Abhishek Bhowmick | SharePoint Blog

Run Internet Information Services (IIS) in 32 bit emulation mode

Posted in Sharepoint, Windows by Abhishek Bhowmick on September 30, 2008

If you are running Windows Server 2003 x64 based operating system and you are installing x86 based application which would need to run on Internet Information Services (IIS) then you must run IIS in 32 bit emulation mode.  To do this follow the steps below:

• Click Start, and then click Run.
• In the Open box, type cmd, and then click OK.
• In the command prompt window, navigate to the %drive%:\Inetpub\Adminscripts folder, where %drive% is the drive in which Windows Server 2003 is installed.
• In the Adminscripts folder, type the following command:
cscript adsutil.vbs set w3svc/AppPools/Enable32bitAppOnWin64 1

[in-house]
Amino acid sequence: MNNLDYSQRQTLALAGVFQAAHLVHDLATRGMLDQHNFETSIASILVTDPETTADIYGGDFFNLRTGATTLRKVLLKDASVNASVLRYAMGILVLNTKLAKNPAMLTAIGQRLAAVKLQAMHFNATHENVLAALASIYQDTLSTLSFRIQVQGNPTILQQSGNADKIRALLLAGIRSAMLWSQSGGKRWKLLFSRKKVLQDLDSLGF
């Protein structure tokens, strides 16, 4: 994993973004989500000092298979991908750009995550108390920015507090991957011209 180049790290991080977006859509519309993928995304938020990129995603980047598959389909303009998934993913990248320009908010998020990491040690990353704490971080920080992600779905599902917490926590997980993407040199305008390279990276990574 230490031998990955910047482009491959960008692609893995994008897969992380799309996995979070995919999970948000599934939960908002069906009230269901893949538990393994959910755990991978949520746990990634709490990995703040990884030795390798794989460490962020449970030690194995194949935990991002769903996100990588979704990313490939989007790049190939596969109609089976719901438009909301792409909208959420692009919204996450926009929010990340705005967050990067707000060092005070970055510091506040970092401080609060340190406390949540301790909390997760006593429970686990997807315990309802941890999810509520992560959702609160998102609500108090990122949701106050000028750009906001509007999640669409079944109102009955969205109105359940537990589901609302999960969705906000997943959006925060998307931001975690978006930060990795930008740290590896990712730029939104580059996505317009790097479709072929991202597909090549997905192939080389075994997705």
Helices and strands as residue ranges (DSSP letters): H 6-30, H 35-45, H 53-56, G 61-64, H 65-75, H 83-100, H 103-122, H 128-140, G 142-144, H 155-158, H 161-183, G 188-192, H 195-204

Note: The value “1” for Enable32bitAppOnWin64 specifies 32-bit mode, whereas the value “0” specifies 64-bit mode.

• Press ENTER.
• Type iisreset and then press ENTER.
• Close the command prompt window.

IIS would now run in 32 bit emulation mode and you can now install x86 based applications on the server.

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Run stsadm.exe command from any command prompt

Posted in Sharepoint by Abhishek Bhowmick on September 26, 2008

Many a times people think of running stsadm.exe commands from any command prompt.  So here is the way:

•  Open command prompt
•  Type in the following command:  @set PATH=C:\Program Files\Common Files\Microsoft Shared\web server extensions\12\BIN;%PATH% 
•  You can now run the stsadm.exe commands from anywhere in the command prompt

Alerts does not work for changes done

Posted in Sharepoint by Abhishek Bhowmick on September 18, 2008

SYMPTOMS:
Users do not recieve alerts for changes made to items although “Immediate alerts” are enabled in the site collection.